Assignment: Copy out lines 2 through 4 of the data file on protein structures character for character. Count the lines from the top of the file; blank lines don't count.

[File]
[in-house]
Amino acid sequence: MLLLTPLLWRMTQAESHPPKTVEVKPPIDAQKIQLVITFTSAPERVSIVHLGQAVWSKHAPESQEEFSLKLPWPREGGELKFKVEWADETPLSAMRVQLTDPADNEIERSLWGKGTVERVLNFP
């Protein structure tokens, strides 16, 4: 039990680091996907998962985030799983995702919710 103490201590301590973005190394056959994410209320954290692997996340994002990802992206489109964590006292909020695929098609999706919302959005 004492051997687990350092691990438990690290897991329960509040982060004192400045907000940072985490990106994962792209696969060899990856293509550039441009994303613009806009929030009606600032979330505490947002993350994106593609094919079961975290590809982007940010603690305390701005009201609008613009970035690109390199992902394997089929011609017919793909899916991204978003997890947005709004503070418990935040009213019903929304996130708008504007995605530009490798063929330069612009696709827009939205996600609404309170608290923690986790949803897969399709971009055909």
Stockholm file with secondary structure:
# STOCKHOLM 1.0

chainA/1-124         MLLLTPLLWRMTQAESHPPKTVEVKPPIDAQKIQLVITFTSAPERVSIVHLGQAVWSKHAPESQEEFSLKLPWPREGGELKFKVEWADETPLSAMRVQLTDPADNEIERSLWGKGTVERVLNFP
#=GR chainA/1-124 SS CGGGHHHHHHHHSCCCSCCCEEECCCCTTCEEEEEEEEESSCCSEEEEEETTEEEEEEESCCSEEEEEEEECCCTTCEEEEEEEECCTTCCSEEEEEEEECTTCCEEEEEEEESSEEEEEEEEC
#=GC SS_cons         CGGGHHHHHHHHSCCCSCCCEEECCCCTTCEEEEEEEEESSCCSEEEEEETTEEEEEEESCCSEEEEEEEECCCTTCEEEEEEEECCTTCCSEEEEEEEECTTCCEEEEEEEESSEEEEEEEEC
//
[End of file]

Amino acid sequence: MLLLTPLLWRMTQAESHPPKTVEVKPPIDAQKIQLVITFTSAPERVSIVHLGQAVWSKHAPESQEEFSLKLPWPREGGELKFKVEWADETPLSAMRVQLTDPADNEIERSLWGKGTVERVLNFP
């Protein structure tokens, strides 16, 4: 039990680091996907998962985030799983995702919710 103490201590301590973005190394056959994410209320954290692997996340994002990802992206489109964590006292909020695929098609999706919302959005 004492051997687990350092691990438990690290897991329960509040982060004192400045907000940072985490990106994962792209696969060899990856293509550039441009994303613009806009929030009606600032979330505490947002993350994106593609094919079961975290590809982007940010603690305390701005009201609008613009970035690109390199992902394997089929011609017919793909899916991204978003997890947005709004503070418990935040009213019903929304996130708008504007995605530009490798063929330069612009696709827009939205996600609404309170608290923690986790949803897969399709971009055909």
Stockholm file with secondary structure: